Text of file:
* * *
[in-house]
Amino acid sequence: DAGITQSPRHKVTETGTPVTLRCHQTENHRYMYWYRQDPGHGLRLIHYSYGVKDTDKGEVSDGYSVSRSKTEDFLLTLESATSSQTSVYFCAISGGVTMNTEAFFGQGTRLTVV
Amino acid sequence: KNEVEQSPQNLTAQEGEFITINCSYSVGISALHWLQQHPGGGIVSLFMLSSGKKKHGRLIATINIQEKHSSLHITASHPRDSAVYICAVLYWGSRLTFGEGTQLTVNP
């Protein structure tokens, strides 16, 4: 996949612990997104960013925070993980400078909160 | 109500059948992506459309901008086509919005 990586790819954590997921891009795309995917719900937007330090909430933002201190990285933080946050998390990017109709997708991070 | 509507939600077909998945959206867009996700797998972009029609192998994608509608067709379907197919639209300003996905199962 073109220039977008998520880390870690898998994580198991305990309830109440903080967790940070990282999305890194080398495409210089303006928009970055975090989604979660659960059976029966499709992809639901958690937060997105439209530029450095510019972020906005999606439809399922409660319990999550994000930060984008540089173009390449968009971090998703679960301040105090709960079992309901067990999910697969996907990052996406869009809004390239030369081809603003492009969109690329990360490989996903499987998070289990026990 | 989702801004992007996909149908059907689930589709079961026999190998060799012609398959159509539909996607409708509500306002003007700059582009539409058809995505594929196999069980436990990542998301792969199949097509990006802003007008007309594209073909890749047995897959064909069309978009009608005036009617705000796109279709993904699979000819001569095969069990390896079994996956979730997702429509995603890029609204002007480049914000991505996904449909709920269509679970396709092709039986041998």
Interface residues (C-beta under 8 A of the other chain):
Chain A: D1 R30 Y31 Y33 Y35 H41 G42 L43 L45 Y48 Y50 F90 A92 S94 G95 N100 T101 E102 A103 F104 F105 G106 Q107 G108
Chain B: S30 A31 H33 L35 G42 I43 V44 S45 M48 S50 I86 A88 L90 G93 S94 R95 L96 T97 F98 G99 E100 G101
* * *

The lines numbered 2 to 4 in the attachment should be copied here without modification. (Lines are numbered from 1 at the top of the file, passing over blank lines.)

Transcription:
Amino acid sequence: DAGITQSPRHKVTETGTPVTLRCHQTENHRYMYWYRQDPGHGLRLIHYSYGVKDTDKGEVSDGYSVSRSKTEDFLLTLESATSSQTSVYFCAISGGVTMNTEAFFGQGTRLTVV
Amino acid sequence: KNEVEQSPQNLTAQEGEFITINCSYSVGISALHWLQQHPGGGIVSLFMLSSGKKKHGRLIATINIQEKHSSLHITASHPRDSAVYICAVLYWGSRLTFGEGTQLTVNP
């Protein structure tokens, strides 16, 4: 996949612990997104960013925070993980400078909160 | 109500059948992506459309901008086509919005 990586790819954590997921891009795309995917719900937007330090909430933002201190990285933080946050998390990017109709997708991070 | 509507939600077909998945959206867009996700797998972009029609192998994608509608067709379907197919639209300003996905199962 073109220039977008998520880390870690898998994580198991305990309830109440903080967790940070990282999305890194080398495409210089303006928009970055975090989604979660659960059976029966499709992809639901958690937060997105439209530029450095510019972020906005999606439809399922409660319990999550994000930060984008540089173009390449968009971090998703679960301040105090709960079992309901067990999910697969996907990052996406869009809004390239030369081809603003492009969109690329990360490989996903499987998070289990026990 | 989702801004992007996909149908059907689930589709079961026999190998060799012609398959159509539909996607409708509500306002003007700059582009539409058809995505594929196999069980436990990542998301792969199949097509990006802003007008007309594209073909890749047995897959064909069309978009009608005036009617705000796109279709993904699979000819001569095969069990390896079994996956979730997702429509995603890029609204002007480049914000991505996904449909709920269509679970396709092709039986041998």